In Belgium, the outbreak of the First World War and subsequent German invasion caused massive population movements. Hundreds of thousands of Belgian refugees fled the country to seek asylum in the Netherlands, France or Great Britain. The total number of Belgian civilians who settled abroad during the First World War may reasonably be put at around 600,000 or some 8 percent of the Belgian population at that time.
The proclamation of the armistice in November 1918 gave rise to great expectations among the refugees, the vast majority of whom were clearly impatient to return to their families and property after years of absence. By July 1919, most of the Belgians who had taken refuge in the Netherlands had returned home; very few decided to remain permanently. The British authorities, deeply concerned with the impending economics crisis threatening to engulf the country, immediately took measures to repatriate the refugees. By mid-1919, almost all Belgians who had resided in Britain had left the country. France, bled dry by four year of war, did not view the repatriation of Belgian refugees as a pressing issue. A few thousand settled permanently in France, especially in Normandy, where many were granted fertile farmland. All in all, however, almost all of the hundreds of thousands of Belgian refugees returned to their homeland after the war.
After the war, many refugees were met with indifference or even hostility. Some were treated as cowards. Many considered them privileged people or deserters who had failed to demonstrate sufficient courage in the face of the enemy. Their contribution to the war effort was judged marginal at best. This was evident in the commemorations organized after the war. There was no place for refugees in the Belgian memory of the war. As a result, Belgian historians and citizens rapidly forgot the refugees’ war experience.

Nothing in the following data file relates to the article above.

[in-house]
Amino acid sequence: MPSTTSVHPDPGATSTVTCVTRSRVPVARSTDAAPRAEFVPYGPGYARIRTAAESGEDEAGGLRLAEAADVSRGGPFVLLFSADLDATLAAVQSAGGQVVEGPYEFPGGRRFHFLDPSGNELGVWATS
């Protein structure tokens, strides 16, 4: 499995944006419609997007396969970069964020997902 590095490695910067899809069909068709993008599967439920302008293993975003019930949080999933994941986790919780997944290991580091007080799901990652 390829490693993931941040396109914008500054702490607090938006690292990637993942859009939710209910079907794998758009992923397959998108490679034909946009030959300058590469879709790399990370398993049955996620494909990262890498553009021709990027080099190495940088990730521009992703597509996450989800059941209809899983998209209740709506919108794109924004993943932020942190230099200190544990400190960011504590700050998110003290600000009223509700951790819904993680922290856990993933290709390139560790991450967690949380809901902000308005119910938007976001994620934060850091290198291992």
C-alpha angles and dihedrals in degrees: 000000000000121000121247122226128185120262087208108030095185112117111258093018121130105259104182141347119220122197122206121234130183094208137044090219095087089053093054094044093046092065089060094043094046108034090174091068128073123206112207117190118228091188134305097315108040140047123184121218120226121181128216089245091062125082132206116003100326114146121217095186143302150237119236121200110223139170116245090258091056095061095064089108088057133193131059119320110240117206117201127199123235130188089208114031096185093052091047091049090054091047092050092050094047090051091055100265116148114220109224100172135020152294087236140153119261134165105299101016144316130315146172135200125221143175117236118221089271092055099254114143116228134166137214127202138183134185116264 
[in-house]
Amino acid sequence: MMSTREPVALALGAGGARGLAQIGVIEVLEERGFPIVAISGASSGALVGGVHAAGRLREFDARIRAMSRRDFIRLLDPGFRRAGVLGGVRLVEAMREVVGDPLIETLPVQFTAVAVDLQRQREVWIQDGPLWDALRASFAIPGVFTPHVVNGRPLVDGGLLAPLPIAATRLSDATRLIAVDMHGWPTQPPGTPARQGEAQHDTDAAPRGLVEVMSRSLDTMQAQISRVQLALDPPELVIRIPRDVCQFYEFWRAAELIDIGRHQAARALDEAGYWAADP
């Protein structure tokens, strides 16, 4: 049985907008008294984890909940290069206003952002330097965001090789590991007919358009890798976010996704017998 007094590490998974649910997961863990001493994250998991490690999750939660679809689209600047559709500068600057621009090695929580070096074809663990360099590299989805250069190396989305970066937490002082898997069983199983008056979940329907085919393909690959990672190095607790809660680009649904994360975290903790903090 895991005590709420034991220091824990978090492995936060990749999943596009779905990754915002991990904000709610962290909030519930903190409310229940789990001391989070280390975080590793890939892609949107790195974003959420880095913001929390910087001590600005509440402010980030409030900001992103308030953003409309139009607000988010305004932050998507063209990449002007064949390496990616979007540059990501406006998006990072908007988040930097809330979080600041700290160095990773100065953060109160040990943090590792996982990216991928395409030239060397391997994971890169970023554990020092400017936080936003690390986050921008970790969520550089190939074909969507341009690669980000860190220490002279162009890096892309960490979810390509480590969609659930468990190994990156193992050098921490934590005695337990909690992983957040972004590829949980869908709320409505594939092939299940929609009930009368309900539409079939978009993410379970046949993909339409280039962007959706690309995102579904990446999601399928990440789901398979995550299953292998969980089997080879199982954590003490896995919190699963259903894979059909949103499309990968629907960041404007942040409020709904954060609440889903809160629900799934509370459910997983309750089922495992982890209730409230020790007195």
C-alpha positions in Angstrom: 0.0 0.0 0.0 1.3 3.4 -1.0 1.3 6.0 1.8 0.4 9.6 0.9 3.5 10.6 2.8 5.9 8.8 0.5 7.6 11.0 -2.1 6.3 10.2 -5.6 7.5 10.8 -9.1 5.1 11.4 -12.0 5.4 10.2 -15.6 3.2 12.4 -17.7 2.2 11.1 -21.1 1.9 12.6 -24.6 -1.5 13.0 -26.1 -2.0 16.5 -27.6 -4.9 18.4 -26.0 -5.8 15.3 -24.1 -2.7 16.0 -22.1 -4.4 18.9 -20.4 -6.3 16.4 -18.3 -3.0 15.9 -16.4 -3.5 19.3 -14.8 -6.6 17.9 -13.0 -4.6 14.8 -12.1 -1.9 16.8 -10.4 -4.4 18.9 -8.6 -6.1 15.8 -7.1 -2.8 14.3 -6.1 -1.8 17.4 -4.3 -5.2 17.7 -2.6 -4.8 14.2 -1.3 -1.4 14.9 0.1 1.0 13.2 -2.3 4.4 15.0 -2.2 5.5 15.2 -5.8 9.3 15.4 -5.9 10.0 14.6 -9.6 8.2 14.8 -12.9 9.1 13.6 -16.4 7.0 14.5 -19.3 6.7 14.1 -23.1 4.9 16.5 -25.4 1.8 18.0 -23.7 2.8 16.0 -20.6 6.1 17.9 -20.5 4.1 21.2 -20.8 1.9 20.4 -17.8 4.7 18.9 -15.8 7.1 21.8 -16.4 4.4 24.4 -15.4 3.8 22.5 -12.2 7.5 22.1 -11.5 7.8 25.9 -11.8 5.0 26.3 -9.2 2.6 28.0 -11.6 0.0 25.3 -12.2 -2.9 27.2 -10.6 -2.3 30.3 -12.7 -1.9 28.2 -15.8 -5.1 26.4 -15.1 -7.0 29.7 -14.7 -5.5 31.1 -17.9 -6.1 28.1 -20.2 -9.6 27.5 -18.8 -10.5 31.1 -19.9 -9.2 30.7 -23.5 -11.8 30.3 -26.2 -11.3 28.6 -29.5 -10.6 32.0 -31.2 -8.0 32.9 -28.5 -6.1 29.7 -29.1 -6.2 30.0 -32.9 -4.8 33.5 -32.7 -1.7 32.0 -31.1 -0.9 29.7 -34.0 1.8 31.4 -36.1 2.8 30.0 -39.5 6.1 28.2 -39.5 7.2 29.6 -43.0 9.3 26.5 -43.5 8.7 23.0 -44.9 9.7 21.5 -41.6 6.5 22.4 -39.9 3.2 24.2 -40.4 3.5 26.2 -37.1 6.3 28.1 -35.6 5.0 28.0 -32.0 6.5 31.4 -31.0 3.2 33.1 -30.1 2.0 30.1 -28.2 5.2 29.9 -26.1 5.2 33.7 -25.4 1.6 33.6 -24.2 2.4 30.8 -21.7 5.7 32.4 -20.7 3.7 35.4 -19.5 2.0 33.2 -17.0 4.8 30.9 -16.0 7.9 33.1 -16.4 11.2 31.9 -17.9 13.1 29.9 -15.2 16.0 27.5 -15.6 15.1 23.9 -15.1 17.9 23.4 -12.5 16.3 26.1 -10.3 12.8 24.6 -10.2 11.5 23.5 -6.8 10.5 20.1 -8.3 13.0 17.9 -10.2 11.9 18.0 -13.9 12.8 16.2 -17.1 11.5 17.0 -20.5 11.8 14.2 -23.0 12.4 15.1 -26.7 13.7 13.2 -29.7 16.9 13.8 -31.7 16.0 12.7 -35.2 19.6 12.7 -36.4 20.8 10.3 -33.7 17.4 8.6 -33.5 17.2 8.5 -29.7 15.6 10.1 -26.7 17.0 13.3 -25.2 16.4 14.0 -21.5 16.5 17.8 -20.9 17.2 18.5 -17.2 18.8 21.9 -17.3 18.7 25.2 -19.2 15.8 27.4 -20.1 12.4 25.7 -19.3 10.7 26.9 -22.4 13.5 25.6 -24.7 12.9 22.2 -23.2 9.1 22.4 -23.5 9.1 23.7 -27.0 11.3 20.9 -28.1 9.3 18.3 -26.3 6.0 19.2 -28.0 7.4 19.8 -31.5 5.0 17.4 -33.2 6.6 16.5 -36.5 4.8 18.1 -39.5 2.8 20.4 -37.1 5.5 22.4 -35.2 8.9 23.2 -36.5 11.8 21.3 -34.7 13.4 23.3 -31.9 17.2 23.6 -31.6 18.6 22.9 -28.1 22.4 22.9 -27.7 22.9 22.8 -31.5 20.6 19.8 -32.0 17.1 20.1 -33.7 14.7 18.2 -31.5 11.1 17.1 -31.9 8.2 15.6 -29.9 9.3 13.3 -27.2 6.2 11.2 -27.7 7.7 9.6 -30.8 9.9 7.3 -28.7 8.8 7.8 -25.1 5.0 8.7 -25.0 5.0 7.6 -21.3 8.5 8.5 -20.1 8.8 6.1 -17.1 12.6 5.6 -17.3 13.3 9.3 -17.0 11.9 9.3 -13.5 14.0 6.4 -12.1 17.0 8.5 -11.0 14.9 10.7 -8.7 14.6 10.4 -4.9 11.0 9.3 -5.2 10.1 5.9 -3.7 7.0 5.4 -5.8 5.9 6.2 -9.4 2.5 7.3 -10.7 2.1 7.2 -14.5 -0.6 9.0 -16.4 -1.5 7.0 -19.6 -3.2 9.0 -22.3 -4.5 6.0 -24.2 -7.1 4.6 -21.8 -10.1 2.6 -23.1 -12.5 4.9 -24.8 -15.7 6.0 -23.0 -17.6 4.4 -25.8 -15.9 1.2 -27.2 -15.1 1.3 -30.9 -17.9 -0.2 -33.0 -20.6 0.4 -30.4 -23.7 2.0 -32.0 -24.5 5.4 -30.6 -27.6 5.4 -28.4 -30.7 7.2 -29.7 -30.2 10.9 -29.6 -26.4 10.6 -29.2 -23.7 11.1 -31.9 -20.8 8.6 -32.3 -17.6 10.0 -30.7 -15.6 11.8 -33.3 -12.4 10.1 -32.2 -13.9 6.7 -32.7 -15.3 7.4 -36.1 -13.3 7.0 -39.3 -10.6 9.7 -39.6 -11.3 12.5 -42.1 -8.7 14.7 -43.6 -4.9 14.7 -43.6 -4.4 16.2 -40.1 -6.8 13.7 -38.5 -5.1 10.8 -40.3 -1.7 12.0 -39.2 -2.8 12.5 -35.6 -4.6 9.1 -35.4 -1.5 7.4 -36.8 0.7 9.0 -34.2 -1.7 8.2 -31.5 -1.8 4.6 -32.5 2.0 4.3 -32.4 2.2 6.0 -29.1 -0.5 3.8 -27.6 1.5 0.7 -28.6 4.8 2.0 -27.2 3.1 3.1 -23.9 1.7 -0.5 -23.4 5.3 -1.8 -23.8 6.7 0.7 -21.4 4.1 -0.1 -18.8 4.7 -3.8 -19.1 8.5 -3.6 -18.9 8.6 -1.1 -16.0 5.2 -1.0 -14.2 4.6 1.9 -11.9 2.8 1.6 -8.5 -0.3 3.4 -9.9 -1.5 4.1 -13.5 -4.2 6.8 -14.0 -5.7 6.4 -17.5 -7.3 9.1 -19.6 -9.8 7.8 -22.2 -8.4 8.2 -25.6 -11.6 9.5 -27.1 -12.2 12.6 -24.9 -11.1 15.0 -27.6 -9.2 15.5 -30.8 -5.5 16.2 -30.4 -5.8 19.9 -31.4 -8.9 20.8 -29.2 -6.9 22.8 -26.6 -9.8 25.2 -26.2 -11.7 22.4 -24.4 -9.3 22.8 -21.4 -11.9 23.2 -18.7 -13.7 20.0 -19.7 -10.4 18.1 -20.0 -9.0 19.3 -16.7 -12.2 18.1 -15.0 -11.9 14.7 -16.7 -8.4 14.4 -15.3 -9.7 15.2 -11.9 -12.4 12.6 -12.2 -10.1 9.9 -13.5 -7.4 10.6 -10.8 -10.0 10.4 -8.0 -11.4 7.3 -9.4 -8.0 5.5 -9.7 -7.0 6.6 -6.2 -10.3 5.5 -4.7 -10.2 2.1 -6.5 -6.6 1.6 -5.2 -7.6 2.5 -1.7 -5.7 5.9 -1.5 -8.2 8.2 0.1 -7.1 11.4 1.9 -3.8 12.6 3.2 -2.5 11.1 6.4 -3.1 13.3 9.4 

Belgian refugees arrive in the Netherlands, 1914.
Belgian refugees carry their belongings ahead of invading troops through Northern France, 1914.
Belgian refugees on the harbour at Ostend waiting for a boat to take them to England, 1914.
Belgian refugees read Flemish messages left by other refugees in a French town, 1915.
A group portrait of the managers and workers in the Belgian Munition Works in London, which employed Belgian refugees to manufacture grenades and artillery shells for the war effort, September 1918.
Belgian refugees manufacture artillery shells at the Belgian Munition Works in London, September 1918.
Belgian refugee women use lathes to make ammunition casings at the Belgian Munition Works in London, September 1918.
Belgian refugees outside the Belgian Munition Works in London, where they were employed to manufacture explosives for the war effort, September 1918.
Belgian refugees arrive in the Welsh town of Rhyl, 1914.
A group of young refugees in London, 1914.
Refugees in London, 1914.
Belgian refugees in a Kensington workhouse, July 1914.
Belgian refugees sleep in a barn in France on Christmas Eve, Dec. 24, 1914.
Belgian refugees in London celebrate Independence Day, 1915.
Belgian refugee soldiers in their camp at Hyde near Manchester, Sept. 1, 1915.